Dermot Kennedy // O2 Academy, Bristol // 6.5.19
Each time Dermot Kennedy walks on stage, he is met with a cheering applause before his voice instantly silences the room. But it is more than just the intensity of the Irishman’s vocals that captivates his listeners. Drawing inspiration from poetry to hip-hop, Kennedy matches heavy melodic beats to thoughtful lyrics. Each song narrates a theme of hope, loss, or love that is perfectly enclosed in lyrical ambiguity.
The 27-year-old has sold out his current European tour— which recently included a 5,000 packed show at the 02 Academy Brixton— as well as having similar success across the pond; he performed on Ellen, played multiple shows at Coachella, and finished a highly popular North American tour in April.
Kennedy has gained an impressive intercontinental following, even though his first album was only released earlier this year. But this restraint to succumb to the pressure of releasing a premature record has been a major advantage. Each track that has been released is single-worthy; during his live shows, there are no ‘album-fillers’ you have to sit through before you get the good stuff.
In Bristol, Kennedy brought singer/songwriter Luca Fogale to this first stop of his European tour. Supporting Kennedy throughout North America, the Canadian musician clearly made an impression to maintain his place on this second leg of the tour. His heartfelt, melancholic songs ranged from his new single ‘Half-Saved’ to the popular ‘I Don’t Want to Lose You’, which has been streamed millions of times on Spotify. The crowd seemed to gravitate towards Fogale, and he surprisingly revealed it was his first time in the UK. Yet, going by the attention he held from the growing audience, I am sure it won’t be his last.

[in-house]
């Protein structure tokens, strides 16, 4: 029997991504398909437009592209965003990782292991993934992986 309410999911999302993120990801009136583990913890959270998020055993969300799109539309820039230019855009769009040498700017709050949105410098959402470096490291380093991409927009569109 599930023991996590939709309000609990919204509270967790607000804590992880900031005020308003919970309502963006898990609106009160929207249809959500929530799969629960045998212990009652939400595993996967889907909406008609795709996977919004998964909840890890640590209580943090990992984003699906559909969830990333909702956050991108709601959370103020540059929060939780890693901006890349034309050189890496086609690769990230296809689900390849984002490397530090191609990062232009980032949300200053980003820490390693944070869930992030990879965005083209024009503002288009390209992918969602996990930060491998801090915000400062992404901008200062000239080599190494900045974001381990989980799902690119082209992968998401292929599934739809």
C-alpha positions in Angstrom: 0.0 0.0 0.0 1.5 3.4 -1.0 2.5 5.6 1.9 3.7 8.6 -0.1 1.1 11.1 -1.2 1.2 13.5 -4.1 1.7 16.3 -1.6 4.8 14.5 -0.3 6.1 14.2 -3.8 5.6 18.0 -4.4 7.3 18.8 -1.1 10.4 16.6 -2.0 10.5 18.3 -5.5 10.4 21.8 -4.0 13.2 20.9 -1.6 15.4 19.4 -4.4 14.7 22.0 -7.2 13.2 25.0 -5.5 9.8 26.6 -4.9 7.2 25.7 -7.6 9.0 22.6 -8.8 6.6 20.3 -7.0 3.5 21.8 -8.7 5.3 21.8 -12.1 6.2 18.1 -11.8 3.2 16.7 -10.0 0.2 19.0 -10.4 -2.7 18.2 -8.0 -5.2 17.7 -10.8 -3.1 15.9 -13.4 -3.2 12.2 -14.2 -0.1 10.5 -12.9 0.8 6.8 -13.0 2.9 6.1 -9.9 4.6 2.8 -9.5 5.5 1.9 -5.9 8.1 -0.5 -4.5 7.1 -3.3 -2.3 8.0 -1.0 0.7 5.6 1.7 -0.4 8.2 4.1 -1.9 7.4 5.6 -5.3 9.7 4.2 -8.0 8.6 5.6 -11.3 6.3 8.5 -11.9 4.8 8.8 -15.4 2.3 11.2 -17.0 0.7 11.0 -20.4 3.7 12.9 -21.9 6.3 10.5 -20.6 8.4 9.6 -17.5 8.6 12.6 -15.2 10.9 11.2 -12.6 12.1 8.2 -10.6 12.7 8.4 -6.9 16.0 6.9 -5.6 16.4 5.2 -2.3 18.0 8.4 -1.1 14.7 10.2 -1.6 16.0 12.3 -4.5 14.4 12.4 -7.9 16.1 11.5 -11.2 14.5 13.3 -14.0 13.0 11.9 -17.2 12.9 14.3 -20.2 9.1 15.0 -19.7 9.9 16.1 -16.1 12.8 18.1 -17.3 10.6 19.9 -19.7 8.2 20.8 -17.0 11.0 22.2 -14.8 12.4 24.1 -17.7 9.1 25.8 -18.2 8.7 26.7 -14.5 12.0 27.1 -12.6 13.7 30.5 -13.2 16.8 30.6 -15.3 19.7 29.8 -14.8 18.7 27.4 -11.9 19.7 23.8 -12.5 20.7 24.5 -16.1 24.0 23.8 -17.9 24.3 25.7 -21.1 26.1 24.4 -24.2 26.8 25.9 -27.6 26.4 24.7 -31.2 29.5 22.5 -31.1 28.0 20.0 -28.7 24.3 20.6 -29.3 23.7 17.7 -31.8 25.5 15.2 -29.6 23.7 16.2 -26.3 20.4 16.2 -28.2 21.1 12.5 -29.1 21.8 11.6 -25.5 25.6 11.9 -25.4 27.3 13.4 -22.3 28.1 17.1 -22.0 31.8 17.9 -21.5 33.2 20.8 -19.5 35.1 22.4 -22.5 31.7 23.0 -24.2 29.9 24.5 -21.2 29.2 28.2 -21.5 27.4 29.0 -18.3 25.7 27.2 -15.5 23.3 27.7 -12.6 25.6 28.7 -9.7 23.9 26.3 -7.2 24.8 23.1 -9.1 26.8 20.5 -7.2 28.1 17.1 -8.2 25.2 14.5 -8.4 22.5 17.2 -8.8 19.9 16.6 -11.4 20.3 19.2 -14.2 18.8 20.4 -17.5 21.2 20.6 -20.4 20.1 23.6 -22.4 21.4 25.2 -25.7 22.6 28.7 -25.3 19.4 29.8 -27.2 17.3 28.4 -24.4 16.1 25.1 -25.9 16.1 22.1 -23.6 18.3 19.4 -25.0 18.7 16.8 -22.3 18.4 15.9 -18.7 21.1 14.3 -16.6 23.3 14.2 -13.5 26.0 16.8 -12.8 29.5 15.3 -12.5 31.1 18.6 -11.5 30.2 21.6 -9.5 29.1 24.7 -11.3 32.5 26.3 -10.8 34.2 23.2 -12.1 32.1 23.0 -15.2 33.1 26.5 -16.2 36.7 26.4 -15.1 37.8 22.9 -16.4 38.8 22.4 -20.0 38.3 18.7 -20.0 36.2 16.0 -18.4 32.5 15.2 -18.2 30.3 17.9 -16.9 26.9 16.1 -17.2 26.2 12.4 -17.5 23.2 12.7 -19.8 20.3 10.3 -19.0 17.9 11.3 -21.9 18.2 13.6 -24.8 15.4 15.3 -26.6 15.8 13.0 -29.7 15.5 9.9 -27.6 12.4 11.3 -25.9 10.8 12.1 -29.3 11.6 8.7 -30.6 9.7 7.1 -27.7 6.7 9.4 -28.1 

Kennedy and his band jumped on stage and performed a variety of songs including ‘Couldn’t Tell’ from his recent mixtape produced by Mike Dean (known for working with artists like Kanye West), to older tracks that seemingly never grow old, such as ‘All My Friends’ and ‘Dancing Under Red Skies’. It was great to hear Kennedy explain to the crowd some of the meanings behind his songs, which are usually shrouded by metaphorical and ambiguous lyrics. The audience were also treated to a catchy new song that hasn’t yet been released: ‘Corner’.
However, there were a few things that weren’t perfect. On occasion, the crowd let down some aspects of the performance. ‘Shelter’, for example, is a beautiful song steeped in imagery about protecting a struggling loved one— a track Kennedy performed alone with just his guitar. When everything is silent this can be a truly moving performance, yet the ethereal moment was slightly spoiled by talking and laughing from the back of the venue. However, despite the rowdy audience members at the back, the venue running out of Guinness, and the loud drumming at the beginning of the song ‘Glory’ slightly drowning out Kennedy’s voice, the set was as special as I knew it could be.
This Irish lad, who busked the streets of Dublin and still uses the same guitar he played at a school talent show aged 11, is definitely one to keep an eye on. Kennedy’s voice, his songwriting ability, and incredible work ethic, has begun to skyrocket him towards the success he deserves. Watch this space, Dermot Kennedy is coming.